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Countless students and doctoral candidates around the world are at risk of having their right to education and/or other basic rights revoked either formally or de facto in their country of origin due to their ethnicity, sexual orientation, gender or religious identity, or their political or civil society activism. Many of these young people are subject to multiple forms of discrimination and persecution, also known as intersectional discrimination. One of them is human rights activist Milad Ahmad Amanzai. He studied civil engineering at Kabul University until the Taliban came to power in August 2021. Thanks to the Hilde Domin Scholarship Programme from the German Academic Exchange Service (DAAD), he can now resume his studies at Leipzig University.

Launched in 2021, this programme is coordinated at Leipzig University by Helen Matthey, where she works in the International Centre advising international students. She reviews whether the individuals fulfil the criteria to study in Germany and whether the degree programmes offered by Leipzig University match what they wish to study. “Since the programme was announced, we have received several hundred requests. Nearly all of them have been from Afghanistan, but some have also come from Turkey and recently we have also received more from Sudan. Unfortunately, many of these do not fulfil the very strict selection criteria for nominating potential candidates. It can be quite sobering to have to respond to all of the hopeful requests,” says Helen Matthey. In addition to the formal requirements such as transcripts of records and other documents, the nomination request for students and doctoral candidates also includes a description of their at-risk situation: “I get very disturbing proof of the way in which they are persecuted and what they have already experienced. This proof sometimes includes death threats sent in writing – from the Taliban, for example. Sometimes it is also sent in the form of photographs of attacks that they have survived. Or they describe in detail their flight from persecution and how frequently they change the location from which they send me the emails. Reading these tragic descriptions of people’s lives can be very difficult.”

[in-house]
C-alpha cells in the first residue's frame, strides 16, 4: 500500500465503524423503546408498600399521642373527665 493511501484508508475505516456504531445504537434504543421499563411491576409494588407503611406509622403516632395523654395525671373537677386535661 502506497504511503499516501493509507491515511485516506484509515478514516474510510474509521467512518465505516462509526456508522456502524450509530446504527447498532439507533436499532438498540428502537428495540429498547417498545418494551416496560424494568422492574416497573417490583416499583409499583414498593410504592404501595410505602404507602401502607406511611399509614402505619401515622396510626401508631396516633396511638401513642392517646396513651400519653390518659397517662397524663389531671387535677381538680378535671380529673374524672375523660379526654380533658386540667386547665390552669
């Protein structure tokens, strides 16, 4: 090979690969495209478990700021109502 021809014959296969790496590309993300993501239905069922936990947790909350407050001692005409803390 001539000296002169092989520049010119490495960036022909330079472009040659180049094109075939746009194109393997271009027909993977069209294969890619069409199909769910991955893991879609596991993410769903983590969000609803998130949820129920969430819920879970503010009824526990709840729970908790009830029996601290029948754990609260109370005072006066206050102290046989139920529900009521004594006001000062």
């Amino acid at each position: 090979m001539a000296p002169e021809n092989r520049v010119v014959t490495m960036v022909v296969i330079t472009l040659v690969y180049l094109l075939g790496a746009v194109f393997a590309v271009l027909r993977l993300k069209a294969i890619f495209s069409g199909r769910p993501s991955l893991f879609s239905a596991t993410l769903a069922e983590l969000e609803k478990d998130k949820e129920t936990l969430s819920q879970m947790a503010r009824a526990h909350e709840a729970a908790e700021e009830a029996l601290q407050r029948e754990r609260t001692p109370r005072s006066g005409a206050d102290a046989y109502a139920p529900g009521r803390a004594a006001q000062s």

After the Taliban came to power, nothing in Afghanistan was as it should be.

Milad Ahmad Amanzai

Because of this, 19 July 2023 was a landmark day for the advisor: “On that day, I got an email from Milad from Afghanistan. I had suggested him for nomination and been in contact with him since January of last year. In the email, he told me that he had indeed been offered the scholarship. I must have read the email five times because I was sure there must be some mistake. It seemed nearly impossible that someone would actually come to Leipzig University through the programme.”